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The Dalai Lama spoke about compassion, forgiveness and the oneness of humanity, and even told a few jokes at a lecture co-sponsored by the Office of Religious Life and The Kalmyk Three Jewels Foundation in Jadwin Gymnasium on Tuesday morning, as protests over allegations of discrimination against small Buddhist sects took place outside.

Around two hundred members of a group known as the International Shugden Community held a demonstration to the east of Jadwin. The group claims the Dalai Lama has institutionalized discrimination against members of their faith in Tibet. Since freedom of expression is not protected in Tibet, the members of the group choose to demonstrate in the United States.


The group passed out packets with images of apparent discrimination found in shops, restaurants and many public buildings, such as hospitals and monasteries.This included a sign allegedly posted on the Golden Temple in Tibetan settlement Bylakuppe, India, which reads, “Anyone man or woman who worships Dholgyal or has connection with devotees of Dholgyal: Please do not contact the settlement palace of His Holiness.” According to the group, “Dholgyal” is a religious slur word for Shugden.

Sonam Lama, a Tibetan spokesman for the group, said he only wants the Dalai Lama to practice what he preaches.

“If he would just lift this discrimination, ask his followers to do the same … we would stop [protesting] immediately.”

Nicholas Pitts, a spokesman for the group, said the members were grateful the University had allowed them to demonstrate on campus, saying this act shows a commitment to free press.

“If we were where the Dalai Lama has power, we wouldn’t have these rights,” Pitts said. “The Dalai Lama is trying to shut us down, to silence us, and the University is doing the opposite.”

Supporters of the Dalai Lama, called Global Tibetan Volunteers For The Truth, were stationed in front of Jadwin and passed out flyers condemning the allegations by Shugden followers.

“In recent years, there is a small group of Tibetans, along with few foreigners, who take refuge in an evil spirit called Shugden,” the flyer reads. “These baseless allegations and constant protest has caused lots of disturbances and sadness among the Tibetan people and including the Buddhist followers.”

Despite tensions outside, the Dalai Lama maintained a lighthearted atmosphere indoors, telling several jokes. He also wore an orange Princeton baseball cap during most of the lecture.

When asked what the key to happiness was, the Dalai Lama, formally known as His Holiness the 14thDalai Lama, answered, “Money … and sex,” before following up with inner strength, from which trust and friendship arise.

The Dalai Lama emphasized compassion and unity, especially given current trends of globalization, which link people across borders.

“Because of the global economy … now we cannot say this nation, this continent safe, other not, or something happen other area is something not your concern,” he said. “So therefore we really need sense of global responsibility, because well-being of humanity is your own well-being.”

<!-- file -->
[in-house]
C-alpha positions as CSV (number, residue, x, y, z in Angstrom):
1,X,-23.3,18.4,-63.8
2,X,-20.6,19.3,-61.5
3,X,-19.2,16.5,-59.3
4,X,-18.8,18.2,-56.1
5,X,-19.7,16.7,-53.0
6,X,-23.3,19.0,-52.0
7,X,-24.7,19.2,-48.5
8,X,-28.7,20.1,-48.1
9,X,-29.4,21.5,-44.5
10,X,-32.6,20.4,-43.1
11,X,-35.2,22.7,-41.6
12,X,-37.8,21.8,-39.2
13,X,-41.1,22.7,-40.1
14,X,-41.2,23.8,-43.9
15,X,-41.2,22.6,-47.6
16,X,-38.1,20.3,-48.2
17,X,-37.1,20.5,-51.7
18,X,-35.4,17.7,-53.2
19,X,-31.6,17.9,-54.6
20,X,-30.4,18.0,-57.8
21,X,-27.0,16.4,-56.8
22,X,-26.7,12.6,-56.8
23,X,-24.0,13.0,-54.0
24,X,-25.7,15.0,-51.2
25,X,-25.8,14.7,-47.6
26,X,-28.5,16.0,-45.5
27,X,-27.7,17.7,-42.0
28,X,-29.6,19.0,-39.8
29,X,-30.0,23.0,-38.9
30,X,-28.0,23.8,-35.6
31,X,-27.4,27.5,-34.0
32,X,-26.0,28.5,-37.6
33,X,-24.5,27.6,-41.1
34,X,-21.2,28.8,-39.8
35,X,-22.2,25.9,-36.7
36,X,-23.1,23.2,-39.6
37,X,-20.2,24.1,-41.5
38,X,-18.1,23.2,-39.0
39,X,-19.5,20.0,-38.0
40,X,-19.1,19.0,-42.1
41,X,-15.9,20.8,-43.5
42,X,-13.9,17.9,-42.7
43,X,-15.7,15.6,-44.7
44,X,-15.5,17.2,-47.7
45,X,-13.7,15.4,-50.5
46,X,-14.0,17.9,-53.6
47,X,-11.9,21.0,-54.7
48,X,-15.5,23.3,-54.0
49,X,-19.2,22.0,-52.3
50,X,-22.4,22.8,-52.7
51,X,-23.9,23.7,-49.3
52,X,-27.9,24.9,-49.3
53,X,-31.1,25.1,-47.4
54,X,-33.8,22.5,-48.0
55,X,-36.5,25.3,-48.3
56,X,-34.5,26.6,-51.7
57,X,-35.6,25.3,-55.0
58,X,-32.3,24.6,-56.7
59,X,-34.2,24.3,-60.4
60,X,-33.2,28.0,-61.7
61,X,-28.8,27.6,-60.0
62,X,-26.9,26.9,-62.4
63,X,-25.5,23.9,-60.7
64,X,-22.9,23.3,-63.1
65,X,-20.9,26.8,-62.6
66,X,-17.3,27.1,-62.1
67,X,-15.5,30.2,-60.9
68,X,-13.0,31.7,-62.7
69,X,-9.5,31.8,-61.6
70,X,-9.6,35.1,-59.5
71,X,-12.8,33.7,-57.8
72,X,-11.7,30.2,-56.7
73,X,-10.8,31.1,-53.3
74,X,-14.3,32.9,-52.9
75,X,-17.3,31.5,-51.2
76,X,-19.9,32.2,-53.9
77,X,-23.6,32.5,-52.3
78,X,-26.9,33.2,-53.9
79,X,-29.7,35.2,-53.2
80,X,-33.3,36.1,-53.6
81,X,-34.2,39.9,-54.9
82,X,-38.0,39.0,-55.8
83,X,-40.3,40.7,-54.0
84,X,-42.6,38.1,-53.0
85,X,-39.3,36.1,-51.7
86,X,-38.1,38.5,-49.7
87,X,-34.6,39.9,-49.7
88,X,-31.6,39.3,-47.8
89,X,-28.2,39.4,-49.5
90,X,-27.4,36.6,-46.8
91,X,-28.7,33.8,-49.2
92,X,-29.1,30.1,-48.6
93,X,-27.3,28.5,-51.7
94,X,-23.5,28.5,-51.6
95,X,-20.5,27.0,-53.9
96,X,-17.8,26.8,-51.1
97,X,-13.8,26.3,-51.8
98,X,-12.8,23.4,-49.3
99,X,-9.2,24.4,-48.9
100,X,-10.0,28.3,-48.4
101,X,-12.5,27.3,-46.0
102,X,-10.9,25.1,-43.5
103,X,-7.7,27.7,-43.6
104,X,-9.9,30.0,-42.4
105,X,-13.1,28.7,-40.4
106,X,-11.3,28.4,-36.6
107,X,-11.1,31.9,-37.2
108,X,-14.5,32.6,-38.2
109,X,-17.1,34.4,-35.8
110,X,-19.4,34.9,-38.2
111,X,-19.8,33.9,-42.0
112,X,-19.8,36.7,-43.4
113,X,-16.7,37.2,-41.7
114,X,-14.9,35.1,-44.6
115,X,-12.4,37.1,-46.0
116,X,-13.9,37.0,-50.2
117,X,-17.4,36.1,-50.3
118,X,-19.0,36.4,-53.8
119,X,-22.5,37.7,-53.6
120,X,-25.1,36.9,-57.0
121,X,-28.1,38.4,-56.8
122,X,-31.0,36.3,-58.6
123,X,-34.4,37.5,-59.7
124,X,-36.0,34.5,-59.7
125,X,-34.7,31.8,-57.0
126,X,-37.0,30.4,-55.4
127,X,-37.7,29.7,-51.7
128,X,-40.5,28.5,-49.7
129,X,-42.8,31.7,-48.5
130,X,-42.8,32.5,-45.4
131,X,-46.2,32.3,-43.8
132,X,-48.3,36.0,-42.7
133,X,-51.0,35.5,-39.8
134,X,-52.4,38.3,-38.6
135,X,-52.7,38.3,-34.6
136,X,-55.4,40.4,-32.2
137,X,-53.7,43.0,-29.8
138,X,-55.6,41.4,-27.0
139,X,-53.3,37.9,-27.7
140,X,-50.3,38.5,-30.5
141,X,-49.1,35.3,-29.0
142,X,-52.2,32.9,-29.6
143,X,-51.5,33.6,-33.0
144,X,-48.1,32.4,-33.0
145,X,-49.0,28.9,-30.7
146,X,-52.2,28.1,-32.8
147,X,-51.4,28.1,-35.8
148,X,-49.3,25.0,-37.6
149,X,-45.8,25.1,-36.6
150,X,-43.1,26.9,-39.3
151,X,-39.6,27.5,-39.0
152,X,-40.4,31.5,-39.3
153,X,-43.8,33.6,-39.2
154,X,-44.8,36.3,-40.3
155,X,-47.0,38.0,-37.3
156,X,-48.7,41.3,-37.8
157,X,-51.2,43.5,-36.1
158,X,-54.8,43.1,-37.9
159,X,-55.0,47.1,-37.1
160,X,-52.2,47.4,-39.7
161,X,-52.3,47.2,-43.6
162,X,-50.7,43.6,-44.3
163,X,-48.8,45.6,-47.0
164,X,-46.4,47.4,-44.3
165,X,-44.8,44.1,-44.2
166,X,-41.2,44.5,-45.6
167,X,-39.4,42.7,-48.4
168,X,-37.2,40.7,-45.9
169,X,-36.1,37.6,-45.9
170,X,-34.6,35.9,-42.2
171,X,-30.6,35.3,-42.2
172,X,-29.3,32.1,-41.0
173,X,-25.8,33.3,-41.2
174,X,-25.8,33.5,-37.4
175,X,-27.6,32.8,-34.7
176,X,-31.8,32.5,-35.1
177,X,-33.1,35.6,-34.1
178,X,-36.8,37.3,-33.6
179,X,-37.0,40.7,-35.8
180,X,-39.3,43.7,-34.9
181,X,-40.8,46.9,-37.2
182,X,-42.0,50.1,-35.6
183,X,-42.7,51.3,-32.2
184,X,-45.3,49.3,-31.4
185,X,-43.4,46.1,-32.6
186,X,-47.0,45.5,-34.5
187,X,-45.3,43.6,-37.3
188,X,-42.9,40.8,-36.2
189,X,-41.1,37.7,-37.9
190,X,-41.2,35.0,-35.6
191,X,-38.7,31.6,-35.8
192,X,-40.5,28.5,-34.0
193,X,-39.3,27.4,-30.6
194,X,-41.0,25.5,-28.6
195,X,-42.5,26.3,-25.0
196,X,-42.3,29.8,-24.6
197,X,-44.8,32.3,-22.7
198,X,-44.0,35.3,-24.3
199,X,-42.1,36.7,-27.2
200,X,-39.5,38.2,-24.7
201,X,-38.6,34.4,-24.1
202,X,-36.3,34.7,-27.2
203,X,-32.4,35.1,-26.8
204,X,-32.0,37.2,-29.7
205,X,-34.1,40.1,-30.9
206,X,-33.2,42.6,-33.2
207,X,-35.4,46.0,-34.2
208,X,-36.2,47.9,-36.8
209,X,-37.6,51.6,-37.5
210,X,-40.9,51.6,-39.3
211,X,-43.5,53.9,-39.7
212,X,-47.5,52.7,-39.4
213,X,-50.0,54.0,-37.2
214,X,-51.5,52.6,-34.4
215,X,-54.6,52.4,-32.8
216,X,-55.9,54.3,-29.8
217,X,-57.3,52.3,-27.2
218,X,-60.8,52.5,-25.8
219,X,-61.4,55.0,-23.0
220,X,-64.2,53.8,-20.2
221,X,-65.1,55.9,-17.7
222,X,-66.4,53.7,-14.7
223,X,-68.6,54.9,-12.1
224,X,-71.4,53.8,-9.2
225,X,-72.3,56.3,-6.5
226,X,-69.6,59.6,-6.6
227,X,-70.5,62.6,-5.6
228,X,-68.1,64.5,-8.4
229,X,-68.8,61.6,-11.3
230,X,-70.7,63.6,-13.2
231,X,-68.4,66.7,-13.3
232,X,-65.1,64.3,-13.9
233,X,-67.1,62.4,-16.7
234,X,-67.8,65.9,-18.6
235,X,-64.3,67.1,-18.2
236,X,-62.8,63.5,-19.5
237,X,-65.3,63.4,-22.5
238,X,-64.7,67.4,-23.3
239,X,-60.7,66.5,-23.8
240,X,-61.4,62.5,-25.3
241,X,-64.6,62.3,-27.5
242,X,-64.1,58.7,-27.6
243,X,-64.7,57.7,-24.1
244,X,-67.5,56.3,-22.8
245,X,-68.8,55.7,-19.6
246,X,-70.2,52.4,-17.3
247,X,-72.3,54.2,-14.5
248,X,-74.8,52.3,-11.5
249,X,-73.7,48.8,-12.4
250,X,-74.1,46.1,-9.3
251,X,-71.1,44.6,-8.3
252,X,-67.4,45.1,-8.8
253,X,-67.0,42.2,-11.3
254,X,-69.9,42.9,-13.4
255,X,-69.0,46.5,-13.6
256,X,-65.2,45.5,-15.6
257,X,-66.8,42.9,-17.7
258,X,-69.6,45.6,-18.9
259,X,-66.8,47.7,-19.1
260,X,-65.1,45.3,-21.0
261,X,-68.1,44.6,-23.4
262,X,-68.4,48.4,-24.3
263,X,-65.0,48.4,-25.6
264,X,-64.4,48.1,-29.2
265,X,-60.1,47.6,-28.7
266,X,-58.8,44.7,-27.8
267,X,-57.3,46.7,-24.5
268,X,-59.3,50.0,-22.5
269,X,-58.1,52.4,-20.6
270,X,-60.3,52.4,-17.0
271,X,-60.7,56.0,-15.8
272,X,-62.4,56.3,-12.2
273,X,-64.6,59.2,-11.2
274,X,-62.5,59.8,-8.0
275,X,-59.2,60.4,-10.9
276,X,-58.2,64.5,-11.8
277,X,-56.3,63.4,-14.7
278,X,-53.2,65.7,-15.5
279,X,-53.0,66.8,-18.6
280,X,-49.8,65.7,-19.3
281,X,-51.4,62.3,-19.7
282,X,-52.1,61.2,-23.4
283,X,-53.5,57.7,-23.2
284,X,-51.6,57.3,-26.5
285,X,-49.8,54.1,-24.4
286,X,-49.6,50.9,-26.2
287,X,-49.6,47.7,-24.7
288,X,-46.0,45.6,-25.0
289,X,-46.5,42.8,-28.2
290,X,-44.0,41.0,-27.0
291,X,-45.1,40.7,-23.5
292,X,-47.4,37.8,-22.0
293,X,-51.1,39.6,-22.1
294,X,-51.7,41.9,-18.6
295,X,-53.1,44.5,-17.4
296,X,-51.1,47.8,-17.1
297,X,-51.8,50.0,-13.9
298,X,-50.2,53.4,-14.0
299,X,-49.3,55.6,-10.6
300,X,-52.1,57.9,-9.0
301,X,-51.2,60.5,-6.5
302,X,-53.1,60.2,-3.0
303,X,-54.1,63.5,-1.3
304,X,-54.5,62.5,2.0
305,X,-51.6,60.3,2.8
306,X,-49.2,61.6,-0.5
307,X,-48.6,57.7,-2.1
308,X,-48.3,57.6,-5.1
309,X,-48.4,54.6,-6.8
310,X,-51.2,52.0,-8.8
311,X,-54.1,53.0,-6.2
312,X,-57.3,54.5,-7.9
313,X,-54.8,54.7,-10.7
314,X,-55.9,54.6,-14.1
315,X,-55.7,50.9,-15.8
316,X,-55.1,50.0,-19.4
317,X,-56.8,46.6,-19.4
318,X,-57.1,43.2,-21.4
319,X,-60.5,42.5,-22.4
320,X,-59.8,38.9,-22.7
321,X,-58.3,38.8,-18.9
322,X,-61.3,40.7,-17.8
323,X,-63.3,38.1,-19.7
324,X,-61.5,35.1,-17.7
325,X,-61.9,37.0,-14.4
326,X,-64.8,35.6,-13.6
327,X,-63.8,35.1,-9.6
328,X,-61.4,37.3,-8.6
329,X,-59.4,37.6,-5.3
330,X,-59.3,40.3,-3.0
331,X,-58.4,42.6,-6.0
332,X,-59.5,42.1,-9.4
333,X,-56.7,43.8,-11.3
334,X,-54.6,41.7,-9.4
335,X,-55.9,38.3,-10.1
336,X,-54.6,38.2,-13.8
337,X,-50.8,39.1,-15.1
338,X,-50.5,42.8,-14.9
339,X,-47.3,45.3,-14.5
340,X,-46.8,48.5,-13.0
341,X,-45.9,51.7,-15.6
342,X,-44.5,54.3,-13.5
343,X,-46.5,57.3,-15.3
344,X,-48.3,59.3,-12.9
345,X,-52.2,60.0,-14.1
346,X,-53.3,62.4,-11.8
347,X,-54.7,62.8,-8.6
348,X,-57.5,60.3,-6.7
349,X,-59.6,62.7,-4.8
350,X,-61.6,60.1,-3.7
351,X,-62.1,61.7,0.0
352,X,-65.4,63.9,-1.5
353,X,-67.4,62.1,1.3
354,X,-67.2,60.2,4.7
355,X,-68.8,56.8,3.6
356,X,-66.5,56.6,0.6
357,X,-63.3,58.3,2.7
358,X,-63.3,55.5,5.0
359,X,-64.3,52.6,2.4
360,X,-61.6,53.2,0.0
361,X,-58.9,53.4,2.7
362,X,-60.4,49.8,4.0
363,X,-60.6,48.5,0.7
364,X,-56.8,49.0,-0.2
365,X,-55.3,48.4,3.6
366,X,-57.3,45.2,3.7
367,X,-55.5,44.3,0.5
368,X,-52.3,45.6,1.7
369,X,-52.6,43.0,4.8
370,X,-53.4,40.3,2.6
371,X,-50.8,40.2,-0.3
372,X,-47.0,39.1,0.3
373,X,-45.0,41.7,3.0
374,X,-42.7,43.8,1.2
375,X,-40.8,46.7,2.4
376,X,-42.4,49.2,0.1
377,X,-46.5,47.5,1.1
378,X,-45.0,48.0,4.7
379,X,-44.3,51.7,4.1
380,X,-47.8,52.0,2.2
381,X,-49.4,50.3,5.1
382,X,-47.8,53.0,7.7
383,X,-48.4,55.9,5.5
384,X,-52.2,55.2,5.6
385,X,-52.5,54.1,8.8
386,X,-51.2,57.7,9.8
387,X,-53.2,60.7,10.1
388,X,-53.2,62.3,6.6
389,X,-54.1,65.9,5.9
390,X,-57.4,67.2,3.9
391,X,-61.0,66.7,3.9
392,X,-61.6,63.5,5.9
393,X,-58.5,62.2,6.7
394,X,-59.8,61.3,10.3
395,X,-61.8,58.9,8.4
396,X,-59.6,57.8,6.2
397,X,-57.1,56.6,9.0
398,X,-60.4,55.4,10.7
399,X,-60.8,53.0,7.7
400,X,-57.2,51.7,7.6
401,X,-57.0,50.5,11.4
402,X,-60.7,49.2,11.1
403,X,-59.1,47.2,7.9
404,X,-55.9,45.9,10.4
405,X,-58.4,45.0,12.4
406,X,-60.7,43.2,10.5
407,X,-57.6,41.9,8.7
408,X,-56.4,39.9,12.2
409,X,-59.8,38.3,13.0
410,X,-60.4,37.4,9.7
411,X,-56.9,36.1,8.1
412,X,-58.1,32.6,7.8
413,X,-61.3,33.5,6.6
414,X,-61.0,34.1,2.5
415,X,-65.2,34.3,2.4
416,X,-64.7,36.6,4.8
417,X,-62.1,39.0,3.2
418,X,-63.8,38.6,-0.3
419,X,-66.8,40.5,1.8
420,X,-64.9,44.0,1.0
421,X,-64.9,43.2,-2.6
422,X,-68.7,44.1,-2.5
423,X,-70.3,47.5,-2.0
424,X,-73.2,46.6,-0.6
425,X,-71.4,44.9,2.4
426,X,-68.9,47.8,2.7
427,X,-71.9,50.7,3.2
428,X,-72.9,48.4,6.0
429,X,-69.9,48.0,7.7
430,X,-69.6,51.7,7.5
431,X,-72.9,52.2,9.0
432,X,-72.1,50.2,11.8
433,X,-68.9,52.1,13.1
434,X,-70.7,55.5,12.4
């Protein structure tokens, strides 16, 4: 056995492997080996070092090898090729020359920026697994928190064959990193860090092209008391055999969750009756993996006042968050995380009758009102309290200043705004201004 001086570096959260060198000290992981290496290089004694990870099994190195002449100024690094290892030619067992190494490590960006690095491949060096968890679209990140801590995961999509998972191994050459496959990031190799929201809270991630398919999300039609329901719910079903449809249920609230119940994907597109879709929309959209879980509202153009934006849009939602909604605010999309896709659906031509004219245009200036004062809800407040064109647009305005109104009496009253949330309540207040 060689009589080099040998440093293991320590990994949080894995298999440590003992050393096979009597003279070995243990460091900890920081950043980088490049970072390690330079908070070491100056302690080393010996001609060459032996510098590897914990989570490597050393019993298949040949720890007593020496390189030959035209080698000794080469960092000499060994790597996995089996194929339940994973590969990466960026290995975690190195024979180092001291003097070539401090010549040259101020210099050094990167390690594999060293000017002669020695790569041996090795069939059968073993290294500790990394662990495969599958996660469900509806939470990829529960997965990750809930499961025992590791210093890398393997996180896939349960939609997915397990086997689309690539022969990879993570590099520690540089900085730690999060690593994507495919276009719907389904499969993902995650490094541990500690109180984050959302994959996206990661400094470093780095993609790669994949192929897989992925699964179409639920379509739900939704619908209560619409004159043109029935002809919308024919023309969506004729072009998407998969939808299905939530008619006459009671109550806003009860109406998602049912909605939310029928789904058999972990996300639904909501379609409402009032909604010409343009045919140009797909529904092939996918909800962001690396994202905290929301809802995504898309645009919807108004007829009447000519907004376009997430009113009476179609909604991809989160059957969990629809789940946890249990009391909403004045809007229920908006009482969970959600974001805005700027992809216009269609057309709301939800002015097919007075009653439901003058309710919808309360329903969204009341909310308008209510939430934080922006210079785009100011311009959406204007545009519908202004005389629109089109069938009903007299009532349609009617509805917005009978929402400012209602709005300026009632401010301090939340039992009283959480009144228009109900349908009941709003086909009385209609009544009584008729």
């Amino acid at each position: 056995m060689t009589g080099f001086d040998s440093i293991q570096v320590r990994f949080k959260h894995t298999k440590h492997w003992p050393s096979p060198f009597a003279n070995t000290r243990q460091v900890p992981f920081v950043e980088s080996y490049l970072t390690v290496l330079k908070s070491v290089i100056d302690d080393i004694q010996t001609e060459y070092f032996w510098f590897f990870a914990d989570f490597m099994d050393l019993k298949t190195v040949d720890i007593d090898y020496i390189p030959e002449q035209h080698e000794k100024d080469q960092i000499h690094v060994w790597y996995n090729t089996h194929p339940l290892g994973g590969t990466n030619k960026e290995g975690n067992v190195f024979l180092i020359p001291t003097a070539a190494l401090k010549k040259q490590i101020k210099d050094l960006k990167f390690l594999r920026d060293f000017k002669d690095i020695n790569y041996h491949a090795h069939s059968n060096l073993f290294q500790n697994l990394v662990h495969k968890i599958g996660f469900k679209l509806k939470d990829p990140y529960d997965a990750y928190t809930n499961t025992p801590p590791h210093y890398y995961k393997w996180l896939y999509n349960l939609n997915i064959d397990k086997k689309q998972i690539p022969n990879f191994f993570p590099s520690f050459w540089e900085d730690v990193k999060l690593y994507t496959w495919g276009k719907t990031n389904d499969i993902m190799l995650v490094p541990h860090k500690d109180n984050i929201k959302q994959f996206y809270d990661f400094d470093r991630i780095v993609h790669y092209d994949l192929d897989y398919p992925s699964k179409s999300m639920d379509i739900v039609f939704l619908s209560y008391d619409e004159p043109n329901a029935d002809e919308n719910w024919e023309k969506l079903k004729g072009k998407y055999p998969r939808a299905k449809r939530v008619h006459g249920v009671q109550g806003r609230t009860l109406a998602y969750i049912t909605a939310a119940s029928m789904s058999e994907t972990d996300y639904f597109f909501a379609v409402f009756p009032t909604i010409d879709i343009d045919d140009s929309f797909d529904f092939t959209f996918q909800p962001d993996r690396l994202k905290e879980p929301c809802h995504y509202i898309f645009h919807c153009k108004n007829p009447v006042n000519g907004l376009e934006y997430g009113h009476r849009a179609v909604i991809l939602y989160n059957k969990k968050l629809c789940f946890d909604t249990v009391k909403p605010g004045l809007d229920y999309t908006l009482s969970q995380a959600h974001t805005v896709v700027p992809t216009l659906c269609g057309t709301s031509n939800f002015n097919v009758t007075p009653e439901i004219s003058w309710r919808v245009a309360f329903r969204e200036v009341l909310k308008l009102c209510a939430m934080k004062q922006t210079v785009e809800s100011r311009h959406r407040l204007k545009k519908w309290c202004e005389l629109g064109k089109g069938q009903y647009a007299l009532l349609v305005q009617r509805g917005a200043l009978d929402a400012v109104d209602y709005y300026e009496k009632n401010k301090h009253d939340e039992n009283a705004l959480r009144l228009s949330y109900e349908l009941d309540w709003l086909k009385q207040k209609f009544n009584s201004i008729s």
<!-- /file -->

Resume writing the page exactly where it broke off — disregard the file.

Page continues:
Meaningful lives, he said, depend upon peace and compassion.

“Meaningful means peaceful life; peaceful means carry with sense of compassion. Then your life becomes meaningful because compassion is a sense of well-being — then no possibility to harm other, exploit other, bully other, cheat other,” he said.

Regarding non-believers and acts of violence, the Dalai Lama repeated that a distinction between actions and actors must be made. While actions must be corrected with “counter missions,” one should avoid developing feelings of anger toward the actors themselves and rather practice forgiveness.

To avoid anger, the Dalai Lama said much of that responsibility lay in childhood, where a mother’s affection, which the Dalai Lama said helps develop a “more compassionate mind, more affectionate mind, [which is] very good for sustained immune system, very good for our health."

The Dalai Lama briefly commented on the Chinese government’s refusal to recognize Tibet as an independent country, saying that while he will “openly criticize” Chinese actions, he believes the Chinese “also want harmony, stability, unity,” and that these are “very much based on friendship, [and] friendship [is] based on trust.”

Bringing a discussion of happiness into educational institutions, the Dalai Lama said, would do much for this stability and unity.

“This university [has] very famous education standard. Because it is very high, now with that high standard of education, if you include a little bit of education about happiness, I think [it would be] more complete.”

When asked what the purpose of life was, the Dalai Lama responded that it was simply to live a happy life with hope.

“Hope means something good, so therefore our very purpose of life, I think we can conclude, is happy life,” he said.

University President Christopher Eisgruber ’83 was unable to attend the event due to a prescheduled business trip abroad, according to University spokesperson Martin Mbugua.

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